An increasing number of seniors are forgoing retirement villages and aged care facilities and instead opting to sell their homes and move in with their kids, a prominent lawyer has revealed.
The idea of granny flats has become all that more appealing for a growing number of pensioners who are struggling to get by with limited personal savings and government support.
Speaking to Starts at 60, CRH Law lawyer Brian Herd said moving in with children for some is the only option and on the surface seems like an attractive alternative to conventional residential aged care.
“In many ways it is a back to the future trend because before the 1950s it was what most families did until the church and charitable sector started to build what was then called ‘convalescent homes’ now called aged care facilities,” he explained.
While there are many benefits to granny flat living, including living in a familial environment, getting support from people who you know well and trust and saving on the financial cost of traditional aged care, Herd said there are plenty of legal and financial issues to consider before making the move.
According to the lawyer, many people jump into the arrangement before really thinking about the implications of the situation, including how it might affect their pension and their relationship with their family. Some experience a loss of independence and freedom as they try to adapt to the new way of life, while others struggle to get along with family members or find themselves turning into in-house baby sitters.
In order to avoid any potential family rifts and keep the transition as smooth as possible, Herd suggested seeking legal and financial advice before the arrangement is entered into and getting everything in writing.
“The beauty of documenting is that it forces the family to identify and confront the issues that need to be addressed, both the upsides and the downsides of the arrangement,” he said. “A document can also help in being open and transparent with other members of the family helping everyone to get on board.”
Another point to consider is how any financial arrangements made between parents and children may impact on wills and who is entrusted the role of the Enduring Power of Attorney (EPOA). According to Herd it’s often unwise to have the son or daughter you’re living with as your EPOA.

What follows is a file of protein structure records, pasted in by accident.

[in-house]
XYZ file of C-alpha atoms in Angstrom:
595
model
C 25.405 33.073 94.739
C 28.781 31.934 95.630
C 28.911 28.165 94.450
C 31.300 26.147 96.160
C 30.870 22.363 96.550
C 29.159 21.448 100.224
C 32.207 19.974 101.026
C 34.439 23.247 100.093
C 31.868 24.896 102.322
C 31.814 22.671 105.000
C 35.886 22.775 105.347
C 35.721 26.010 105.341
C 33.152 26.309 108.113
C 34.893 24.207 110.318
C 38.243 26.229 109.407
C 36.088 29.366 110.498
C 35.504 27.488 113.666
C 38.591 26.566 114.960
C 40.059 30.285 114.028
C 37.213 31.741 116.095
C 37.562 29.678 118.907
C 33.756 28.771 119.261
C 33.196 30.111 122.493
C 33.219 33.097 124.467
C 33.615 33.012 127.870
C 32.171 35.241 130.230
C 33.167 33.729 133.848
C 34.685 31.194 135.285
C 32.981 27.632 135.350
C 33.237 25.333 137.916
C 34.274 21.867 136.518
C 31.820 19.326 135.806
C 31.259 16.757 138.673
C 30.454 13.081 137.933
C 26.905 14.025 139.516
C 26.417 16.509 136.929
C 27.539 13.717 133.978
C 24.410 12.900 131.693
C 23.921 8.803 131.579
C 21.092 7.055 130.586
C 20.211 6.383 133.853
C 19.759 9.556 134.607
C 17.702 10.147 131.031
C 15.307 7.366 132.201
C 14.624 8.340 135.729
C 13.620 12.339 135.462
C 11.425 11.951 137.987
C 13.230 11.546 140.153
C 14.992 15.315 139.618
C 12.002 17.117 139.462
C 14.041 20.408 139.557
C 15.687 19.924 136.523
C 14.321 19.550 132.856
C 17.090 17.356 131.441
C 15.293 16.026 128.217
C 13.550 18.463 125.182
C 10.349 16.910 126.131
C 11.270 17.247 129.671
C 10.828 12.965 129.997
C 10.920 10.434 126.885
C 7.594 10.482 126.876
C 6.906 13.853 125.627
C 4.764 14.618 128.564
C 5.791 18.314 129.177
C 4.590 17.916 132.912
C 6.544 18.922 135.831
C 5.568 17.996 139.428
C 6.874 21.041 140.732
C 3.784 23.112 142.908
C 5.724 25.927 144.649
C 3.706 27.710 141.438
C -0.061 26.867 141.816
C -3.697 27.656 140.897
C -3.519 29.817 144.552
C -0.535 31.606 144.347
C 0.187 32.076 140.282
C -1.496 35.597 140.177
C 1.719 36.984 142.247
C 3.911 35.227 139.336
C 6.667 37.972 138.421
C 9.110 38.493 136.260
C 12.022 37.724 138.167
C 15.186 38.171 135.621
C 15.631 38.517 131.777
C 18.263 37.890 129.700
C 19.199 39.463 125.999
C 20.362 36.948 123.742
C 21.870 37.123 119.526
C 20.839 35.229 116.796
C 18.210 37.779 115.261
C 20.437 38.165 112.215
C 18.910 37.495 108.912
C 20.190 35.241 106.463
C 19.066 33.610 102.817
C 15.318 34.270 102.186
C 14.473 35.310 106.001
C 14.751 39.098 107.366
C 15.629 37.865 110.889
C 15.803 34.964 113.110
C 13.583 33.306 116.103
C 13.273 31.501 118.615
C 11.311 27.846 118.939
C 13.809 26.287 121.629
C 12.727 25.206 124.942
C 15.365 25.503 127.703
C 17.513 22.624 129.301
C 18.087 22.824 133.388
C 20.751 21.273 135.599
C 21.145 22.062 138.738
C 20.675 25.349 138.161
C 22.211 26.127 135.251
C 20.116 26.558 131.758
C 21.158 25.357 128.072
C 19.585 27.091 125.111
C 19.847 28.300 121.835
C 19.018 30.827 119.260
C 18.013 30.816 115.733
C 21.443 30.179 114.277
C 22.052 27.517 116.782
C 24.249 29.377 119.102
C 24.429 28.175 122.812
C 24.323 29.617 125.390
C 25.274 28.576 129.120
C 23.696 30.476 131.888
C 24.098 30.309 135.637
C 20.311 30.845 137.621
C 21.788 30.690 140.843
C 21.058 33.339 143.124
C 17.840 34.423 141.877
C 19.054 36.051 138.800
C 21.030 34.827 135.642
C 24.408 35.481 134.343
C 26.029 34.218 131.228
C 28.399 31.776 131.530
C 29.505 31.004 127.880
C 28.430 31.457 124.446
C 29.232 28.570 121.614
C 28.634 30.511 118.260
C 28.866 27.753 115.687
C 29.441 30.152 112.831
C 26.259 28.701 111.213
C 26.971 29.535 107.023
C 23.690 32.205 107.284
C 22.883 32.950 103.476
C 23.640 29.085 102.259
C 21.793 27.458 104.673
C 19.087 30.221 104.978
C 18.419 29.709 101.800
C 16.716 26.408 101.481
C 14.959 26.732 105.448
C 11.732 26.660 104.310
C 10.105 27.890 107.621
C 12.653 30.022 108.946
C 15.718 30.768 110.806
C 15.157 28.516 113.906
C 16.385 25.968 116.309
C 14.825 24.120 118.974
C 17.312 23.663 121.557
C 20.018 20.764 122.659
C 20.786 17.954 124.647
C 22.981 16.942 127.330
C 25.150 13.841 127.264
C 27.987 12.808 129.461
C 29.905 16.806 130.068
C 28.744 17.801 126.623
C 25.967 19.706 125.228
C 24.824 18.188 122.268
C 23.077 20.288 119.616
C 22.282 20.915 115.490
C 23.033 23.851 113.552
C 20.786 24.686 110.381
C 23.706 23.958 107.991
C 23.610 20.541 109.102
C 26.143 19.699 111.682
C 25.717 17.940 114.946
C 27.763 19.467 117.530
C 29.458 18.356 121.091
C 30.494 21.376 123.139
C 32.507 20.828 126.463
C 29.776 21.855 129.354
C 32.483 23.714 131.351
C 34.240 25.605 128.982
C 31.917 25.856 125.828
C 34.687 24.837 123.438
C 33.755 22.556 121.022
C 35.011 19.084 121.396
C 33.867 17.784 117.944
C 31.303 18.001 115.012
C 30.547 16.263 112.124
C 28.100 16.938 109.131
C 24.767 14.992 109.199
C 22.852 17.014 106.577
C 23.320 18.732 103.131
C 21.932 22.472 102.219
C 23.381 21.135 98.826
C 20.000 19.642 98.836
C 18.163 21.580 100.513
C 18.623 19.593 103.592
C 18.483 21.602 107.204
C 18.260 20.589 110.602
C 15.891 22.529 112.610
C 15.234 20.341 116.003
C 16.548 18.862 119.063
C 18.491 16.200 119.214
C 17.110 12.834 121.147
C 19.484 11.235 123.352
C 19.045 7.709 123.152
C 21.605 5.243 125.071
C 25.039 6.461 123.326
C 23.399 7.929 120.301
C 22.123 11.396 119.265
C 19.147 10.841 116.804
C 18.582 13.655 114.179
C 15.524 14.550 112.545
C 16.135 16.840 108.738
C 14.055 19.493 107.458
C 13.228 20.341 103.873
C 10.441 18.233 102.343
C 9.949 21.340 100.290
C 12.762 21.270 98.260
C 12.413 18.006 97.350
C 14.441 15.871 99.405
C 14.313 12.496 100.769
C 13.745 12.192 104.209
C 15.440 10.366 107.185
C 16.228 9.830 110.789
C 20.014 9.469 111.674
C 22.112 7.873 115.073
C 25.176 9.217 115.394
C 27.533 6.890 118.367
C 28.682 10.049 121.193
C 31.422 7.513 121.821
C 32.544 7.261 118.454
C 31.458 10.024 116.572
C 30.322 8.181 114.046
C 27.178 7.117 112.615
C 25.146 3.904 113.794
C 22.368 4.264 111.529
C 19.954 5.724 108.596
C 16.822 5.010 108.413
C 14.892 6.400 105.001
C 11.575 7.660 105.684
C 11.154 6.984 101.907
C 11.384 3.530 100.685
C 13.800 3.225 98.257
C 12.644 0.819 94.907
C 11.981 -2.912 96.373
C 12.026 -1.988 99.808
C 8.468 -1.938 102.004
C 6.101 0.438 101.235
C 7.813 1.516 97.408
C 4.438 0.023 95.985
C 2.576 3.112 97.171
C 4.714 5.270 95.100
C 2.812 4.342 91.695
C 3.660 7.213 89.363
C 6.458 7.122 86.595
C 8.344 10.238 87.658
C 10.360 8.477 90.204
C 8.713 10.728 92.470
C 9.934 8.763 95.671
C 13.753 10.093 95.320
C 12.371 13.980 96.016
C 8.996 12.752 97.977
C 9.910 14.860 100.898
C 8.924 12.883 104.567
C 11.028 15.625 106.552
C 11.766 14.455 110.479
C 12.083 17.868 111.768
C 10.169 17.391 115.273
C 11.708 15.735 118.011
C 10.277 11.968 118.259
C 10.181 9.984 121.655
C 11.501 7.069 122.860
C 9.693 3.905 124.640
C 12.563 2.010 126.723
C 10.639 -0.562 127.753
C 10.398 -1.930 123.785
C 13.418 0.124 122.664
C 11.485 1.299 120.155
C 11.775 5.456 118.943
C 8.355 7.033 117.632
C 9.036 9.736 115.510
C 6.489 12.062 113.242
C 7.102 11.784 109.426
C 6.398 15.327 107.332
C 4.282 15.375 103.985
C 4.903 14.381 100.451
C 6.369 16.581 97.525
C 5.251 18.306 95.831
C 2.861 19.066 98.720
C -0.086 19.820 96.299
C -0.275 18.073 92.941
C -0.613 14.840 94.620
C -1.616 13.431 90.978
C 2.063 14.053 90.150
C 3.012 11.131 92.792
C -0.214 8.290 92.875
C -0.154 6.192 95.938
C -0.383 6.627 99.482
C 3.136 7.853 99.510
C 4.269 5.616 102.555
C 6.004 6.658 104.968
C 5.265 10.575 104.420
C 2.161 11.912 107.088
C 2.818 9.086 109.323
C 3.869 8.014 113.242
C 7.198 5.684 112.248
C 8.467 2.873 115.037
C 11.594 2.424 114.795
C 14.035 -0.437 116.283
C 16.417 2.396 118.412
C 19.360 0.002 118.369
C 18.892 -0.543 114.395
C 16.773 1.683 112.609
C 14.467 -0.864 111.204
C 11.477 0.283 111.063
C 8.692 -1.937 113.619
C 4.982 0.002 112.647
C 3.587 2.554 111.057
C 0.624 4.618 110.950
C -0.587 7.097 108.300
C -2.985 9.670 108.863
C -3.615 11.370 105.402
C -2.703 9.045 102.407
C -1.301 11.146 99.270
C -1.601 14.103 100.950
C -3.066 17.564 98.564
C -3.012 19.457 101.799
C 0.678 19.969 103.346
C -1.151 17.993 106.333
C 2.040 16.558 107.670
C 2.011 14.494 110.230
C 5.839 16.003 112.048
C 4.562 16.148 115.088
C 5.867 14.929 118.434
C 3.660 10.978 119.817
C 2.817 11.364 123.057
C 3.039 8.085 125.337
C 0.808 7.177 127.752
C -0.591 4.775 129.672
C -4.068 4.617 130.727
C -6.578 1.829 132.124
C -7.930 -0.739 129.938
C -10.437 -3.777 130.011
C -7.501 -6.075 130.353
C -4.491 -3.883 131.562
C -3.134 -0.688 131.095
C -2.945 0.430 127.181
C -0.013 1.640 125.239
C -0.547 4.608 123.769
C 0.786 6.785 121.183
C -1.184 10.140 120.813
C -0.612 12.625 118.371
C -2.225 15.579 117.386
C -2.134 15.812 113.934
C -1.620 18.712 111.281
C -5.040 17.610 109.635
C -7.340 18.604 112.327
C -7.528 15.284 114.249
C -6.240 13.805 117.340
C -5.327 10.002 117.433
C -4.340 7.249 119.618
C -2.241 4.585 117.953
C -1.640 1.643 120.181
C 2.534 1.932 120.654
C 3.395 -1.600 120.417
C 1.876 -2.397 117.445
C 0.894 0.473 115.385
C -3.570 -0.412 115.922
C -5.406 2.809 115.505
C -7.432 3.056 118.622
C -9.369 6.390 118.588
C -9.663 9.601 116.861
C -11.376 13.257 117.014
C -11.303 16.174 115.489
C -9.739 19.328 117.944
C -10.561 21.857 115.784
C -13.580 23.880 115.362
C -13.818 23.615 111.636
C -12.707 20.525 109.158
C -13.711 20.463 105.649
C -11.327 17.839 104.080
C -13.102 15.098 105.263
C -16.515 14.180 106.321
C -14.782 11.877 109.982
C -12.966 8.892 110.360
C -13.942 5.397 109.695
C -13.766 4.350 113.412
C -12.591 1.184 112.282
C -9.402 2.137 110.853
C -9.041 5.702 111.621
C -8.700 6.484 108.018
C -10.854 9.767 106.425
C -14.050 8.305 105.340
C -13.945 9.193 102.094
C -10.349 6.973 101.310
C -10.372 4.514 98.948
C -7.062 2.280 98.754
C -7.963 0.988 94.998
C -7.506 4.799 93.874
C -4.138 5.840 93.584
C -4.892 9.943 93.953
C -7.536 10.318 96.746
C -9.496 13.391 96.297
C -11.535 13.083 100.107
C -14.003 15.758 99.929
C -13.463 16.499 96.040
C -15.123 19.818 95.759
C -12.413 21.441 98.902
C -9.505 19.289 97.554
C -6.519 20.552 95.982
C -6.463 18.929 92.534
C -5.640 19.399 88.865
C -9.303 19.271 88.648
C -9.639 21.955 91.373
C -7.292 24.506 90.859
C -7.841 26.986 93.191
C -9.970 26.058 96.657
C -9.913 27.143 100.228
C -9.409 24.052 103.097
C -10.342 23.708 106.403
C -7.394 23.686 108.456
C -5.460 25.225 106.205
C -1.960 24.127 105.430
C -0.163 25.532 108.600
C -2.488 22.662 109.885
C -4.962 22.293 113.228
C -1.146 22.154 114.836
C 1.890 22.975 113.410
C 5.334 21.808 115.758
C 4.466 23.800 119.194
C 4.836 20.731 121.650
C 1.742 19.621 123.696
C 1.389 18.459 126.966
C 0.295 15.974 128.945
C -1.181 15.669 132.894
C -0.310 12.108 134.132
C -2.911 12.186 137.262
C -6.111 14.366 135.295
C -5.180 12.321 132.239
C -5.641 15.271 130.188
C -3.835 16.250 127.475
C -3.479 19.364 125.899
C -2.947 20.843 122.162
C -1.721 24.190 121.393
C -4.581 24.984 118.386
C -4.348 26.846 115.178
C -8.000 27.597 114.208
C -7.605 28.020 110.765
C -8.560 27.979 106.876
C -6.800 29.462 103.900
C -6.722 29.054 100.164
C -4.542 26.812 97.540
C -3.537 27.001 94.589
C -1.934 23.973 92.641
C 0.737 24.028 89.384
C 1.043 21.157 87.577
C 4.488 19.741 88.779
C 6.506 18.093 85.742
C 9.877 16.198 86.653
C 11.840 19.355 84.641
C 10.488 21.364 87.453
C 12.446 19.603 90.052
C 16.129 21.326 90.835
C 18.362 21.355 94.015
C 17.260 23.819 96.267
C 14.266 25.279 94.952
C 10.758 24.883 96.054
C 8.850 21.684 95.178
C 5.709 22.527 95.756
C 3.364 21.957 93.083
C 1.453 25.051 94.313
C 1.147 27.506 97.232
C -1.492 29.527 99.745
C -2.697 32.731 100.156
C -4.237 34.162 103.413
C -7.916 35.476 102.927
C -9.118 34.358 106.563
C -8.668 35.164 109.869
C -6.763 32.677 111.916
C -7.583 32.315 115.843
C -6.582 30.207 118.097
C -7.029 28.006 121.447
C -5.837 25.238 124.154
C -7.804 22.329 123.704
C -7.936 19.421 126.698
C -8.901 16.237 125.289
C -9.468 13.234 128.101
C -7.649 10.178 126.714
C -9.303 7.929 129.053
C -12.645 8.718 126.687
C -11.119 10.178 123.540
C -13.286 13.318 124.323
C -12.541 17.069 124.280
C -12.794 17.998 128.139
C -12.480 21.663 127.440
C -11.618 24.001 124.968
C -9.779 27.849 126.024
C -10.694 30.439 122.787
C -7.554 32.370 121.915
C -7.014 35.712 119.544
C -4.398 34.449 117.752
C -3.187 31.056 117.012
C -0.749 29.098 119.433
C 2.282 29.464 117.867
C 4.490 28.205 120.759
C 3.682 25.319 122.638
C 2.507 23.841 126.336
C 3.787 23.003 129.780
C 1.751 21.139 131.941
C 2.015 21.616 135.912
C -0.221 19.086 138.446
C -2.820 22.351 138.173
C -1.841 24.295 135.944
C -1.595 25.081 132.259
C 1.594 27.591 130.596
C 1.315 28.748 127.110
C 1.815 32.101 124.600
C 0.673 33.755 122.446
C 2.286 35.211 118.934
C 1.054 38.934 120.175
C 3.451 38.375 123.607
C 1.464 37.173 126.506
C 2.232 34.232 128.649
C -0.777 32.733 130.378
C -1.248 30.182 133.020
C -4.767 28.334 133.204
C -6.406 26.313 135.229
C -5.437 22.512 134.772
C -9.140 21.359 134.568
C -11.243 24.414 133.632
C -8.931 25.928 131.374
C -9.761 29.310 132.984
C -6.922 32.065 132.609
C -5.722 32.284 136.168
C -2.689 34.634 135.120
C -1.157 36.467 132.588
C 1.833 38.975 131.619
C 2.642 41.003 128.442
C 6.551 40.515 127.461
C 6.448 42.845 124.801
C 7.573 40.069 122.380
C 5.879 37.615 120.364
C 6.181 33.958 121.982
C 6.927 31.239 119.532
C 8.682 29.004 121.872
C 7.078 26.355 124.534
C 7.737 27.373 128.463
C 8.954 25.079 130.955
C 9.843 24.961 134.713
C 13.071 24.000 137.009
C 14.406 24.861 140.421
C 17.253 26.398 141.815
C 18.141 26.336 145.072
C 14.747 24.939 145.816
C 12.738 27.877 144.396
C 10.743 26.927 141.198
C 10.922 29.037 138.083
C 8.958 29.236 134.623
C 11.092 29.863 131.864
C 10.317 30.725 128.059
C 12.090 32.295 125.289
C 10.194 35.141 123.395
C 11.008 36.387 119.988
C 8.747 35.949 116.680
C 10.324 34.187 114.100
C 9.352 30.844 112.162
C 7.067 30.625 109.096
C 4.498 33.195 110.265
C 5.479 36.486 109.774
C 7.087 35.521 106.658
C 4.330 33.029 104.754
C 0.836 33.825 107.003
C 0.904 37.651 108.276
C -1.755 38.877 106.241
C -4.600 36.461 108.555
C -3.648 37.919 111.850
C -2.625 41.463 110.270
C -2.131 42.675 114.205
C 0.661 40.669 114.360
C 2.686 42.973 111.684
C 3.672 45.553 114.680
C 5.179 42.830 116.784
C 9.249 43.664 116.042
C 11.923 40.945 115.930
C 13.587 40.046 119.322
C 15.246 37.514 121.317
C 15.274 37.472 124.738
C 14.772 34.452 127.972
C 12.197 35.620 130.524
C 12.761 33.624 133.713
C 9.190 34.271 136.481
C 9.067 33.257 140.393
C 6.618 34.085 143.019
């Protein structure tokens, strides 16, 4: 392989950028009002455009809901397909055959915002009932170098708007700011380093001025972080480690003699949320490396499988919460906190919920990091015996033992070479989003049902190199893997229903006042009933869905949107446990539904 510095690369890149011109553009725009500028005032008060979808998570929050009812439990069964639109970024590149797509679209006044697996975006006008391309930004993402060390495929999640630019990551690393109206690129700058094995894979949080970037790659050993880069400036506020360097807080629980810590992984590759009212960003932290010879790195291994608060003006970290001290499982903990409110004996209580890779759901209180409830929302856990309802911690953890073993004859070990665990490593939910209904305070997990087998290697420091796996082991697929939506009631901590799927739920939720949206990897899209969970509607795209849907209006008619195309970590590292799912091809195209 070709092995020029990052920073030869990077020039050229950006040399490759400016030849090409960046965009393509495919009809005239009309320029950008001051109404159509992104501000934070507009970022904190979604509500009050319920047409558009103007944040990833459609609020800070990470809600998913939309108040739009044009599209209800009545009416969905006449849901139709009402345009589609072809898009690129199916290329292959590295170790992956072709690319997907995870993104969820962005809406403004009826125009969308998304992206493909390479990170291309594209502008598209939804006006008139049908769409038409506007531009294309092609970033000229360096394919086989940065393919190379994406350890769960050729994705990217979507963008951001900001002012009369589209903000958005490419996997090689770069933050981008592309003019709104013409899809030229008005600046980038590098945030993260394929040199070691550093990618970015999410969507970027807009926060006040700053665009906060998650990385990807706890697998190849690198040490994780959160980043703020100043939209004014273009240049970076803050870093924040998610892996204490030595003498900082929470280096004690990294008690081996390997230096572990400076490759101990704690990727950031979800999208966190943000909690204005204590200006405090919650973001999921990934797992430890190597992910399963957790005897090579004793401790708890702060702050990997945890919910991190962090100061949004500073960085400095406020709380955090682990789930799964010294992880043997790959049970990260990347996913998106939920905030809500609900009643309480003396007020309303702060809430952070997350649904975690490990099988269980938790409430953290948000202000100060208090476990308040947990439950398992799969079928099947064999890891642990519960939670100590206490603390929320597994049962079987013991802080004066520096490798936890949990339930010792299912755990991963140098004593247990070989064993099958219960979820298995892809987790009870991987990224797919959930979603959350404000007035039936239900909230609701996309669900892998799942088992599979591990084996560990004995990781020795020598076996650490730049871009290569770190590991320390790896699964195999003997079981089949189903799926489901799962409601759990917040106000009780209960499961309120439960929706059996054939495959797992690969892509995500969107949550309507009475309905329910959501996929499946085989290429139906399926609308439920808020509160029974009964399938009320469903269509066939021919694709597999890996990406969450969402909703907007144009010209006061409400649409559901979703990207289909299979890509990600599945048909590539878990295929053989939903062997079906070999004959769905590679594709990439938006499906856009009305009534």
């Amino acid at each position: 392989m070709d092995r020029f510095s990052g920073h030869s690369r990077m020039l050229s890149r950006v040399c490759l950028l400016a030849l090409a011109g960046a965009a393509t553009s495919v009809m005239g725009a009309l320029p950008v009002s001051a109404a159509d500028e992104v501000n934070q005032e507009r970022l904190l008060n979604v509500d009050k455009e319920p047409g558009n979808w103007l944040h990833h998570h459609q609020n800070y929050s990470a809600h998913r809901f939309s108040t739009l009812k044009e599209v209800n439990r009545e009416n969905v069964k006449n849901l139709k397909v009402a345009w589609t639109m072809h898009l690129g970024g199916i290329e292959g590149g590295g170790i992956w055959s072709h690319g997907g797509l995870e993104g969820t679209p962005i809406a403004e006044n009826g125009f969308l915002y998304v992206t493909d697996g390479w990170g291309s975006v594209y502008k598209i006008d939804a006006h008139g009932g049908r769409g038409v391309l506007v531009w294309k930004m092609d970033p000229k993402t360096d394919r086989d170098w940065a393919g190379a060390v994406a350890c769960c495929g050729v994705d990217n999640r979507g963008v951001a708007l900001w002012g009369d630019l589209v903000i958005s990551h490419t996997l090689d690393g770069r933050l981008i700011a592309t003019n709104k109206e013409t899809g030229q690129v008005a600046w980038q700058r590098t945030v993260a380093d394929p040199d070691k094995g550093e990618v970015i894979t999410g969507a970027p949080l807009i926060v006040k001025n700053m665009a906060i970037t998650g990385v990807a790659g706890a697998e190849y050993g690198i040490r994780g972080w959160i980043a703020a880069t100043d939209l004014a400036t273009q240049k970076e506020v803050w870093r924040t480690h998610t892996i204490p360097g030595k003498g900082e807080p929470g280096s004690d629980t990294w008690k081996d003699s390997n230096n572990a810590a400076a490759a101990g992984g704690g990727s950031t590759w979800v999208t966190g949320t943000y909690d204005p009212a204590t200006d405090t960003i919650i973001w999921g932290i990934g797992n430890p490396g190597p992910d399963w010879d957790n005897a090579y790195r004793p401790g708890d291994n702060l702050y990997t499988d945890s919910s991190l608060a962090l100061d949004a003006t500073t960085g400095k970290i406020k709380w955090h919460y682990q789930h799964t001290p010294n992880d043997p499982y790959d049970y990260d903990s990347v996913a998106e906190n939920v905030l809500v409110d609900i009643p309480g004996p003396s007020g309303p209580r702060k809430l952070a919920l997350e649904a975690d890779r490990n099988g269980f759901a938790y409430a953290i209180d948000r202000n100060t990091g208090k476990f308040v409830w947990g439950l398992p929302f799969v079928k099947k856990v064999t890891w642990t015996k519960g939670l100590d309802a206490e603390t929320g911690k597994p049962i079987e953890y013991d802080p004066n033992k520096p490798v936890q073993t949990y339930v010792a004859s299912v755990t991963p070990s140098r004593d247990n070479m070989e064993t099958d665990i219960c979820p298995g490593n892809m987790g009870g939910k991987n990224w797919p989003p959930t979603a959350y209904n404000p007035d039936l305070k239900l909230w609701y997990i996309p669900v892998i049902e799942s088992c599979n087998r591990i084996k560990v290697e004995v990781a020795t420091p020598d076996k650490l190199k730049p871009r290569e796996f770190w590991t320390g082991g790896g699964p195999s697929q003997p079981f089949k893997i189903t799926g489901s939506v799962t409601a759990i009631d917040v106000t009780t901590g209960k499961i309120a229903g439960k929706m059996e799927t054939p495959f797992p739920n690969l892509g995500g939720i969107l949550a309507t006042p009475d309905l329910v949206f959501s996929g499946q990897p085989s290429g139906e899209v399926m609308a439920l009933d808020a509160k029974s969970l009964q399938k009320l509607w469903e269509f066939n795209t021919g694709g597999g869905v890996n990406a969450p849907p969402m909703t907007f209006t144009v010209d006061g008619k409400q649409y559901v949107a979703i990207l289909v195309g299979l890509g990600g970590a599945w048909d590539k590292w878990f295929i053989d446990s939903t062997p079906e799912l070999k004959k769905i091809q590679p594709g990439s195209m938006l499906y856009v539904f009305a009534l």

Retirement lawyer Richard McCullough echoed Herd’s views, stating how important it is to consider if moving into a granny flat will impact pension allowances and other government benefits.
“If you’re a pensioner you need to think very carefully if what you’re proposing will be a financial asset thereby diminishing your pension,” he told Starts at 60. “If you are a pensioner, what you’re doing may or may not trigger the asset test or income test. You need to ascertain that to avoid nasty surprises.”
He added that it would be helpful to set up what’s known as granny flat interest, where you pay a certain amount for the right to live in a specific home for life. A granny flat interest payment typically ensures your pension won’t be affected and often comes with the proviso that you will be provided with care and support while living there.
The legally-recognised payment can be made a number of ways. The most common are paying for the construction of a separate dwelling on a property owned by your child, financing renovations or extensions to an existing property where you will live, or selling your own home and buying a new house for you and your child to live in.
“While [a granny flat interest payment] won’t affect your pension, it has to be done very carefully,” McCullough explained. “Even though your pension may be preserved, if you want to or have to move out there can be difficulties getting your money out.
“If your child is mortgaged to the hilt, they may not be able to remortgage and you could potentially be left high and dry.”